I should point out that the only reason the EPA looked into this matter is because they were ordered to by the United States Supreme Court in Massachusetts v. Environmental Protection Agency. That’s right, it took the highest court in the land to rule that the EPA should consider doing it’s job.

The results of the EPA’s required investigation are not startling - the anthropogenic (caused by humans) sources of carbon dioxide, methane, nitrous oxide, hydrofluorocarbons, perfluorocarbons and sulfur hexafluoride pose a serious health risk to ourselves, nonhuman animals and our planet.

So, what about these gases - how does it relate to farmed animals?

Let’s start with methane. Methane is produced naturally from a variety of sources, including wetlands. Natural production of methane comprises 40% of total output…the other 60% is produced by human activity. In the United States, as of 2003, the livestock sector accounted for nearly 30% of methane production (part of that is from enteric fermentation and part of it is from manure lagoons), landfills for about 24% and natural gas production for another 24%. Worldwide, the livestock sector comprises 37% of anthropogenic methane emissions. Methane is 23 times more “warming” than carbon dioxide.

Next up is nitrous oxide, which is generally produced from the oxidation of nitrogen compounds. The number one source of nitrous oxide is from “soil management”, more specifically from fertilizer. Most fertilizer contains the manure of animals. According to the EPA, nearly 70% of nitrous oxide production can be traced back to soil management or application of fertilizer. Worldwide, the livestock sector is responsible for 65% of nitrous oxide production. Nitrous oxide, by the way, is 270 times more “warming” than carbon dioxide. The overwhelming majority of nitrous oxide emission can be attributed to the sheer volume of manure produced by the billions upon billions of animals farmed for their flesh, milk and eggs.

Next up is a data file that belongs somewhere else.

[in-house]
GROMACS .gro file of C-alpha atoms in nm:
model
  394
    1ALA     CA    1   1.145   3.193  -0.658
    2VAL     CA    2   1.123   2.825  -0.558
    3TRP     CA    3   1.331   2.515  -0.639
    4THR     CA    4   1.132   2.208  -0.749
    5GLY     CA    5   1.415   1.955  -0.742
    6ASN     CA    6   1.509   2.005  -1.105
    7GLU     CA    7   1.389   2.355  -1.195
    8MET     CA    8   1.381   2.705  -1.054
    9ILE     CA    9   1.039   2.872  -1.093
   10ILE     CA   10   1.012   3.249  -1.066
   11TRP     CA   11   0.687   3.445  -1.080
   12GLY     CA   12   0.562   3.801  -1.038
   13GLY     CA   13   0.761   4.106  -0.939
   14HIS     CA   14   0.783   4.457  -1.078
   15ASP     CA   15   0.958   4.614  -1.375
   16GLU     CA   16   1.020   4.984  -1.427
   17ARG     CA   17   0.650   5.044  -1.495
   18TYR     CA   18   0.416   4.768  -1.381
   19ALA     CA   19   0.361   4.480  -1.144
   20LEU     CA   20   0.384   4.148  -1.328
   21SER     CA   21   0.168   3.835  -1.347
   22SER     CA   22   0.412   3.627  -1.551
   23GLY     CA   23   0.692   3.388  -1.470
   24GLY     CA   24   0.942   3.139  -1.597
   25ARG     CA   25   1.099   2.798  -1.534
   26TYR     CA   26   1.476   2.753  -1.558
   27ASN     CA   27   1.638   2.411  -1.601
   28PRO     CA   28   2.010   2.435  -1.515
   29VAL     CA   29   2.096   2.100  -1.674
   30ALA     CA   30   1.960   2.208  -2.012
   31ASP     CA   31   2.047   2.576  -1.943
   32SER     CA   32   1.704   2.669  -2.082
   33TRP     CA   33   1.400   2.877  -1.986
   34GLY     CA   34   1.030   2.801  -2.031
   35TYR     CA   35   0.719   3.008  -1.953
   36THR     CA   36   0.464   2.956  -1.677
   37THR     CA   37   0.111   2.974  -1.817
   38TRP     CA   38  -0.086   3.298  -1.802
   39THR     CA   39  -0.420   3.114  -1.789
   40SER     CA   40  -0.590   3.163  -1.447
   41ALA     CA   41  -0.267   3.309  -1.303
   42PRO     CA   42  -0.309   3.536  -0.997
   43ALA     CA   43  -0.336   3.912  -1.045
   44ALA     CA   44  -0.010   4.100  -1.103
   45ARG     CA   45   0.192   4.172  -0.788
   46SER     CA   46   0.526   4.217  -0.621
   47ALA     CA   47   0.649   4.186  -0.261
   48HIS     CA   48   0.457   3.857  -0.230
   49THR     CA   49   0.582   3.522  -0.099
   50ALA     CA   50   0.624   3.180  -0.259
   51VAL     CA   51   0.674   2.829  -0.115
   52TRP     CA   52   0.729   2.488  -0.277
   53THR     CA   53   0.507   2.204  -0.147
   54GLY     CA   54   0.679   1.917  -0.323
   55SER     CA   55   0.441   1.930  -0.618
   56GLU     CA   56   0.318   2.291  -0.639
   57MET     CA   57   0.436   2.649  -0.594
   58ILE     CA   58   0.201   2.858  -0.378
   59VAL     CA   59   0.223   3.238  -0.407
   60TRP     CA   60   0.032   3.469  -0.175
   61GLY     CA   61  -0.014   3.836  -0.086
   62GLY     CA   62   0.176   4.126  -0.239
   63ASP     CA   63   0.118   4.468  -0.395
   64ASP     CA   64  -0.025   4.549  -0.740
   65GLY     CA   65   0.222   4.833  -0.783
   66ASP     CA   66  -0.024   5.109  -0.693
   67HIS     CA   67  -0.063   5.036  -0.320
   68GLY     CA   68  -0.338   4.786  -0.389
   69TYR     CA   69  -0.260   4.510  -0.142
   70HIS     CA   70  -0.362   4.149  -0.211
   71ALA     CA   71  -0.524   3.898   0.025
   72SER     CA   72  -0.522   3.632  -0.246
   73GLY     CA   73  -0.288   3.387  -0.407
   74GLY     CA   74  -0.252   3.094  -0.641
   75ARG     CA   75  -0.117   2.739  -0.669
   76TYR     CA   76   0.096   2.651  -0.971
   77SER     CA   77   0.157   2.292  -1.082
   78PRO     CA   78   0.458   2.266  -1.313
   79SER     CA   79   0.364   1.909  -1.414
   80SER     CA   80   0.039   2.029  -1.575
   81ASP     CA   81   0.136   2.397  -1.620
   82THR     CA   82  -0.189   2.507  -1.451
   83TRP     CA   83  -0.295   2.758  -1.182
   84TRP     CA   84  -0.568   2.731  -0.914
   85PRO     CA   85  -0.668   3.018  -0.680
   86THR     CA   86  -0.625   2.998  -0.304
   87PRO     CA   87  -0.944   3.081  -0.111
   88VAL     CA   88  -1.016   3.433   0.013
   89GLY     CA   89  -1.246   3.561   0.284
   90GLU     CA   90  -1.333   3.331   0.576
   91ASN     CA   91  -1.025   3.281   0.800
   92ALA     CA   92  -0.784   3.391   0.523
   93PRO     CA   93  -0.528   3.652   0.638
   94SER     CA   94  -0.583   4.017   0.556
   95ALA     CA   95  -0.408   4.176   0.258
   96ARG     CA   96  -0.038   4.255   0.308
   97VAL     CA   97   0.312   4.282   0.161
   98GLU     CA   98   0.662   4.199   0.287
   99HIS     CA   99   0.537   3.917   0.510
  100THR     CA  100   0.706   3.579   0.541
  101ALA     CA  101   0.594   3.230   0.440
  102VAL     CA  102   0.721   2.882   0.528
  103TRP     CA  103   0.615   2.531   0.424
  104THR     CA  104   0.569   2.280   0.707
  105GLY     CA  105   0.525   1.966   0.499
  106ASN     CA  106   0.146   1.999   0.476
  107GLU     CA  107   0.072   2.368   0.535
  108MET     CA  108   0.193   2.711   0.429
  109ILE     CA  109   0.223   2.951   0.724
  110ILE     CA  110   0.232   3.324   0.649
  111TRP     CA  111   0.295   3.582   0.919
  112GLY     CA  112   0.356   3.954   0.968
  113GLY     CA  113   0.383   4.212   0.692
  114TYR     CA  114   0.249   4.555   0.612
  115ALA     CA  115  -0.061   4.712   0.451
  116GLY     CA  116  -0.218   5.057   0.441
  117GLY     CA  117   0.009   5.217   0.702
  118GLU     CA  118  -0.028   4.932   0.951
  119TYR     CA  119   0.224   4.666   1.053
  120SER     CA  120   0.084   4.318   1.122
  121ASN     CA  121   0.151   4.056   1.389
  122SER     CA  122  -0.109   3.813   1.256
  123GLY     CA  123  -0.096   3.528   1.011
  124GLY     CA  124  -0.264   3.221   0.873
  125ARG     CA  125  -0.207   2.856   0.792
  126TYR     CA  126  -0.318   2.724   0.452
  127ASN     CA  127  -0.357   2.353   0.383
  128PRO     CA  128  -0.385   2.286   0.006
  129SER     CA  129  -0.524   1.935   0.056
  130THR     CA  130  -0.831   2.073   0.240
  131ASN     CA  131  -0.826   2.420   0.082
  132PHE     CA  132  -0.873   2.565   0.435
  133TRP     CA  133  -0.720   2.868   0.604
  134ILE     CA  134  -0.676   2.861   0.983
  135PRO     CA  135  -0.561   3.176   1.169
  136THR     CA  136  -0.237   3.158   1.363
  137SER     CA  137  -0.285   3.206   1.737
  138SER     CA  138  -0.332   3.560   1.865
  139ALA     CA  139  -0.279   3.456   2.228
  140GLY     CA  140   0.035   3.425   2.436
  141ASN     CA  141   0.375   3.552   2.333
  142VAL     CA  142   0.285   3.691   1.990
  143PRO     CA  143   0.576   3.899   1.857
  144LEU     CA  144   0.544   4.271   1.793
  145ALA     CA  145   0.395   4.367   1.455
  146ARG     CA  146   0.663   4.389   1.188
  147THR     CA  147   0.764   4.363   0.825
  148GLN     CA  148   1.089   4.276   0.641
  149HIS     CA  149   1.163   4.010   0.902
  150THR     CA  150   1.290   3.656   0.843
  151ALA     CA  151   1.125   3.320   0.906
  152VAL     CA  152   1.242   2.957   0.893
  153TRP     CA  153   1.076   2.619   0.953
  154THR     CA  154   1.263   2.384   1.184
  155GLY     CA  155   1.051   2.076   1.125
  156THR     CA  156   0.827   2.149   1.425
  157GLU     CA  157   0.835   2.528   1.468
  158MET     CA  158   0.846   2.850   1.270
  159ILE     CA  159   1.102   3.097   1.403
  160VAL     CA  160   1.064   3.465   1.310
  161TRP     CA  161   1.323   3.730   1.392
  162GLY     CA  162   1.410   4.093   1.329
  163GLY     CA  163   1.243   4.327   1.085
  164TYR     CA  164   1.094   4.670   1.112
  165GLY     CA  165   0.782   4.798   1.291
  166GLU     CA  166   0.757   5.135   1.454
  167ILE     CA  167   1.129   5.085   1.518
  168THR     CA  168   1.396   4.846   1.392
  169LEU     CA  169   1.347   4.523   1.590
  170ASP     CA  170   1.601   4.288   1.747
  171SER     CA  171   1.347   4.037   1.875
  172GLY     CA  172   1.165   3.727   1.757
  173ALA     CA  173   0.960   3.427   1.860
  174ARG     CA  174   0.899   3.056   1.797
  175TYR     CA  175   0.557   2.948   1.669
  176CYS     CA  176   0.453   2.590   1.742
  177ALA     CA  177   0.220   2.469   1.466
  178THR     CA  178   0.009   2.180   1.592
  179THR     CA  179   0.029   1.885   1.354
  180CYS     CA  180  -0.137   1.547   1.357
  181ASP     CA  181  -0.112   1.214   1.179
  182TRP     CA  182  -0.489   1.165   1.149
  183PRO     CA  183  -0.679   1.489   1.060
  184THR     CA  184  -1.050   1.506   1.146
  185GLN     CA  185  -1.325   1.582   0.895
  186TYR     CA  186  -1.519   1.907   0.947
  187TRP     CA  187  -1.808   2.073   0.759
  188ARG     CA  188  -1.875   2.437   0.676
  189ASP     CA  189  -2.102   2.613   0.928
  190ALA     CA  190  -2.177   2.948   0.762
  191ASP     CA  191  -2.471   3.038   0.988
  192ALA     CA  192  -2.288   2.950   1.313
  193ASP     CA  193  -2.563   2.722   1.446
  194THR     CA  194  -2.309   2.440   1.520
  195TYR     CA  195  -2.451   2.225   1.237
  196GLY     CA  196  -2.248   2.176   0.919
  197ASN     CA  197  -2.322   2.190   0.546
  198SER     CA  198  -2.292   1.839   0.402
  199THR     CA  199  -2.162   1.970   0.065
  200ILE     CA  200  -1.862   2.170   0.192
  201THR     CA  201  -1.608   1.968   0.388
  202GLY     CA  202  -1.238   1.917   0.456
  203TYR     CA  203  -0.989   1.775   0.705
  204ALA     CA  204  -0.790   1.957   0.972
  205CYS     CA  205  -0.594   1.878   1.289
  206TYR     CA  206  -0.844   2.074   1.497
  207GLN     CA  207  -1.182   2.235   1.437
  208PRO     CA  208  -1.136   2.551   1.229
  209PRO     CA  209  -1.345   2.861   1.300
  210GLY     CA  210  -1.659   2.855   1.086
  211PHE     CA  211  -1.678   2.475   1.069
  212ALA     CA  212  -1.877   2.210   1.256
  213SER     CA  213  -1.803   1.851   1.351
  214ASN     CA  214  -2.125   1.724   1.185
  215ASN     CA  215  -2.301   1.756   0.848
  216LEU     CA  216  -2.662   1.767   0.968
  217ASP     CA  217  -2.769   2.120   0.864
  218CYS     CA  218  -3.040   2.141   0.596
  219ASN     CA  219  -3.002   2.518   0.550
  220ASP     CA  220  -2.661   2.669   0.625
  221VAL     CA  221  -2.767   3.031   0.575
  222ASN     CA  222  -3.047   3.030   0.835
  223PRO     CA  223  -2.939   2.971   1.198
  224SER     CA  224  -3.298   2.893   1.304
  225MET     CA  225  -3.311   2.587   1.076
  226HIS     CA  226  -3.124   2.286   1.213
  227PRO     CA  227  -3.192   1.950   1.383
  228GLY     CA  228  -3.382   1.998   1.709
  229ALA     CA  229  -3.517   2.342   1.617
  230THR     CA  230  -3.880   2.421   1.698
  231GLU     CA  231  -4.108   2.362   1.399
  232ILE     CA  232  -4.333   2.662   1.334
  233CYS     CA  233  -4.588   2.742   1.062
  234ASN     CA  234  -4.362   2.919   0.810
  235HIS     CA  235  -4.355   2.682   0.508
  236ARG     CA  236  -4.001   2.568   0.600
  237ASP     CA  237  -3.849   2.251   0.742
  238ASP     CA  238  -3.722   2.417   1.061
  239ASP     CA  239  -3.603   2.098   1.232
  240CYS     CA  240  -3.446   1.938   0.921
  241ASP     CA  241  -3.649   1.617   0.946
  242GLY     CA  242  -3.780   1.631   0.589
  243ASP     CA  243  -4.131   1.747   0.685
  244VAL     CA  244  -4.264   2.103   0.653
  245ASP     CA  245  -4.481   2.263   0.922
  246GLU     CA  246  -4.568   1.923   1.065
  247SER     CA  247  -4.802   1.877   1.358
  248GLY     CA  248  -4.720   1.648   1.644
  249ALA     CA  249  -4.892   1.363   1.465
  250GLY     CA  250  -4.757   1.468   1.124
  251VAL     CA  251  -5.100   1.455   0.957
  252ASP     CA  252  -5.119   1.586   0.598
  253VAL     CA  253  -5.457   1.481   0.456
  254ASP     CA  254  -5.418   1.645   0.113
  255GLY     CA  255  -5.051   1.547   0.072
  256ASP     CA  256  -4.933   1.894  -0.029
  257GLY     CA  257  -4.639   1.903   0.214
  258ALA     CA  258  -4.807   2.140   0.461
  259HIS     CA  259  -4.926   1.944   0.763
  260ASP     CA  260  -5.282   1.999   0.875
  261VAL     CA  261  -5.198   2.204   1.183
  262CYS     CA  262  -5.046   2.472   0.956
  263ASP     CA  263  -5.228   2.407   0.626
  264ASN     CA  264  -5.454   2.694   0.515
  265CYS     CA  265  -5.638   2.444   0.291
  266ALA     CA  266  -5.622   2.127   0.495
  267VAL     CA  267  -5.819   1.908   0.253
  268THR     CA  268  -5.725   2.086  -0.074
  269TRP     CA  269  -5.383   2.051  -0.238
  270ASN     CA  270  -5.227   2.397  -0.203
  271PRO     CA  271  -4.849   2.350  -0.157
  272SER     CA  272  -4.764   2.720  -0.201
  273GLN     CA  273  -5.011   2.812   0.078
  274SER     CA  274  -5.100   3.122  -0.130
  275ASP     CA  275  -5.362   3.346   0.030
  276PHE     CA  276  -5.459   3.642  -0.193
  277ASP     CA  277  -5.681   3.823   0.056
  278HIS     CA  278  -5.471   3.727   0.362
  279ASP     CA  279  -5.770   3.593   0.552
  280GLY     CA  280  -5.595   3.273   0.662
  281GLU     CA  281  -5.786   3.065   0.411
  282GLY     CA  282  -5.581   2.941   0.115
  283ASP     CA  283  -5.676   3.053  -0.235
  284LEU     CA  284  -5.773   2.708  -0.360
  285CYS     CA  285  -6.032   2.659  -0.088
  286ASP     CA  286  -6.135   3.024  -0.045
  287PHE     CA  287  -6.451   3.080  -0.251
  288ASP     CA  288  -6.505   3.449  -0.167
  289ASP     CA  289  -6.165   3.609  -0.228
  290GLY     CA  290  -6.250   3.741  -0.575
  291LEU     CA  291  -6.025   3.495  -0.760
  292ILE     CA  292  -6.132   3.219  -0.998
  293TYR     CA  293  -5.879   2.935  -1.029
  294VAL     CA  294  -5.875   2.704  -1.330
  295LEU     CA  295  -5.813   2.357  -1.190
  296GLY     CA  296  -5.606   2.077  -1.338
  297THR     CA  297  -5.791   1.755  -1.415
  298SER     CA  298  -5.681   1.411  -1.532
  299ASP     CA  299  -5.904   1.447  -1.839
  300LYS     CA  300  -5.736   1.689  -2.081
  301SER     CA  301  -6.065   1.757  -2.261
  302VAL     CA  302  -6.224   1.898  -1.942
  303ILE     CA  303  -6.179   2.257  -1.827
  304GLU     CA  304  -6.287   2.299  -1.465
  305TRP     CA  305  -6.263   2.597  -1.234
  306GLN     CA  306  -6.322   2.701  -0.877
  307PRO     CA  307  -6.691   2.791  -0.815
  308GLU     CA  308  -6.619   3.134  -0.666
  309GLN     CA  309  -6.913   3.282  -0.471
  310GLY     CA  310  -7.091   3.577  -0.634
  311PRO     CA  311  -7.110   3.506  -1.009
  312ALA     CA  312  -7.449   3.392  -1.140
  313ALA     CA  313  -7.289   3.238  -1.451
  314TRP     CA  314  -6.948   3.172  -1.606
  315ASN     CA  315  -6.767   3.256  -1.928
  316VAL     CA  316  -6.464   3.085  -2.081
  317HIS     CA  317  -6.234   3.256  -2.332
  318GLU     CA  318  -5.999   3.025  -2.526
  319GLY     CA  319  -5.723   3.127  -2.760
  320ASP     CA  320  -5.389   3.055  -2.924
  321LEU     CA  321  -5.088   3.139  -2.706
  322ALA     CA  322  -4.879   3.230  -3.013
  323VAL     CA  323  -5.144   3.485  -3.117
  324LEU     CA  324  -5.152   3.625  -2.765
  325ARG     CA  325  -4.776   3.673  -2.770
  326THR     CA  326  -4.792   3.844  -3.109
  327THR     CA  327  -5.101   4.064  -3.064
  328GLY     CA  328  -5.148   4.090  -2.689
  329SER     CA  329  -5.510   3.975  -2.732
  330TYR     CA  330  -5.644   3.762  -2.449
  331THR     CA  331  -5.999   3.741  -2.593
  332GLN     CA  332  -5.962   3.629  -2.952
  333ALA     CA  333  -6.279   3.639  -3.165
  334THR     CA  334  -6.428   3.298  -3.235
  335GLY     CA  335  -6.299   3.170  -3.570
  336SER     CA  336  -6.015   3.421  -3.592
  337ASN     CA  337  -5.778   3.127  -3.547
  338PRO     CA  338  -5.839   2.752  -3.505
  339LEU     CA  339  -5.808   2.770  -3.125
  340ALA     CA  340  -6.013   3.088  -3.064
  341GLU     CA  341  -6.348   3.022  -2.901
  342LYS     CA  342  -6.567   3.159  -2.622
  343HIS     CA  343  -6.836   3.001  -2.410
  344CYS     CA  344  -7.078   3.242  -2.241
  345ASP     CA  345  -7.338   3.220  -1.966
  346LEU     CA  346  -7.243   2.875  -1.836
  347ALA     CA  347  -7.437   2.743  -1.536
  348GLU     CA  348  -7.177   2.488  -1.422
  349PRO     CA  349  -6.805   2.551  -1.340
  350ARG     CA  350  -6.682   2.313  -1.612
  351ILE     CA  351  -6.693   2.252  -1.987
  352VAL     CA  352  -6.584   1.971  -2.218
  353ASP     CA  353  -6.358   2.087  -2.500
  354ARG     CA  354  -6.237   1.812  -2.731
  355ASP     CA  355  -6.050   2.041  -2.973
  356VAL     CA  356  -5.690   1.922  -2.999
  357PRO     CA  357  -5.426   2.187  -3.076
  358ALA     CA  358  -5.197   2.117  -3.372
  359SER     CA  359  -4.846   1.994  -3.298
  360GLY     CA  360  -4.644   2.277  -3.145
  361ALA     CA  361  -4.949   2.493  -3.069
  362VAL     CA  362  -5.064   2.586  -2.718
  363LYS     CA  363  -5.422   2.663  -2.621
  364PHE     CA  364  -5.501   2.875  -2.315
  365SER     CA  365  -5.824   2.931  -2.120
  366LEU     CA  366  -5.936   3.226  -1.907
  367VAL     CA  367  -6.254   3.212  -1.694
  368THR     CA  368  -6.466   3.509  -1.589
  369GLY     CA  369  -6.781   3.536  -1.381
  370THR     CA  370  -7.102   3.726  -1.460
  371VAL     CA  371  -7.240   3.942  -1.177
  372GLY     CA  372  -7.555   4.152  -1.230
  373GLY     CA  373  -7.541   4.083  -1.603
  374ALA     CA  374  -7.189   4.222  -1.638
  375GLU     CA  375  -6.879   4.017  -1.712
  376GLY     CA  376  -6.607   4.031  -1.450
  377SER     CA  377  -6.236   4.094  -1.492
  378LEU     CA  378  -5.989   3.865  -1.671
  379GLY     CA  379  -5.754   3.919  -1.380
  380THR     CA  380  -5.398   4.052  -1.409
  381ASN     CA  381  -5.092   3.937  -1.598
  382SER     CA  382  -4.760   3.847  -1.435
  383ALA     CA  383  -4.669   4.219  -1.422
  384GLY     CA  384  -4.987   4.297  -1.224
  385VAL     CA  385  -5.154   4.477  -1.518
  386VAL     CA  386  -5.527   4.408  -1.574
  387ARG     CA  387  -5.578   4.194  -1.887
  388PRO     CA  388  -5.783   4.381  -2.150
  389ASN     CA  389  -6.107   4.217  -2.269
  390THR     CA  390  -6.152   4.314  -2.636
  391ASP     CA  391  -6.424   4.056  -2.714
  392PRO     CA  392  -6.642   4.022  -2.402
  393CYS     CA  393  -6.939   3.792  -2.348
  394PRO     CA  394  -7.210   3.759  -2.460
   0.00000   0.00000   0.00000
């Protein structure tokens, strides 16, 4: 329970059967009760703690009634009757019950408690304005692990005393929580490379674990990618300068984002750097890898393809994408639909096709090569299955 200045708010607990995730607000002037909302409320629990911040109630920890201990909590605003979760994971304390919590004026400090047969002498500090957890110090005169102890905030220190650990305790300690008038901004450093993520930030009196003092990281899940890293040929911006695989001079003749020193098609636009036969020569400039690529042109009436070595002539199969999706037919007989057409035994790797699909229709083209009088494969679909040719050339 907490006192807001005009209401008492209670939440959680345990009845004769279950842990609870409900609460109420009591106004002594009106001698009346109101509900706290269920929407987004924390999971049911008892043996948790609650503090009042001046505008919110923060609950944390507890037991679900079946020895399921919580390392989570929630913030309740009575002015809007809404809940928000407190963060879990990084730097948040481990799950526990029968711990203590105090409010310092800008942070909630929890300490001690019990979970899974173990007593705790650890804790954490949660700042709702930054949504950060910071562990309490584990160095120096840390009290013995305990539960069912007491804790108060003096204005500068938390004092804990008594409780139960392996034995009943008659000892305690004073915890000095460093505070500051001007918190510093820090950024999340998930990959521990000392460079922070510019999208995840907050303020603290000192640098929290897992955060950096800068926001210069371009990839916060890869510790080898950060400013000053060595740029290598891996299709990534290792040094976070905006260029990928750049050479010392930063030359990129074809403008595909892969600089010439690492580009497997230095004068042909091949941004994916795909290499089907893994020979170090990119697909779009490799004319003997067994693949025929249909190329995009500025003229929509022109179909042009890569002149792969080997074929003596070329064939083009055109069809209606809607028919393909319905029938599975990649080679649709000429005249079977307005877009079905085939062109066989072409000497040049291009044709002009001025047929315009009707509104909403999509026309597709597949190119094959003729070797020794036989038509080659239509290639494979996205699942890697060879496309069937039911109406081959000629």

The livestock sector is responsible for about 9% of anthropogenic carbon dioxide emissions. The majority of carbon dioxide produced by humans comes from the production of coal and natural gas, along with petroleum. The livestock sector makes up for it’s lack of carbon dioxide production by exposing our planet to more powerful greenhouse gases, methane and nitrous oxide.

You can read a bit about the powerful hydrofluorocarbons, perfluorocarbons and sulfur hexafluorides here.

It is doubtful that we will hear from our government officials on how a vegan diet can help the planet and our health. Agribusiness has been getting away with polluting our waterways, destroying our land and poisoining our air for years. They have oppressed our rural communities without legal or monetary recourse. The workers they employ are exploited and silenced. And they have reduced sentient, feeling beings to mechanized units of production by the tens of billions. And we have let them. Legislation isn’t going to fix this problem. We can, but only by changing our behavior.

How you can help:

We know that industrial agriculture is wreaking havoc - the planet, human health, wildlife and domesticated species of animals are suffering. There is nothing more powerful than choosing to be part of a sustainable future. It’s easy too - eat a plant-based diet. Remove meat, dairy and eggs and focus your efforts on purchasing whole-foods from as local as possible (reduces transportation-caused negative effects) and as affordably as possible. Learn more about community supported agriculture here. Cutting out as much meat, dairy and eggs as possible will go a long way to promoting a present that will allow for an actual future.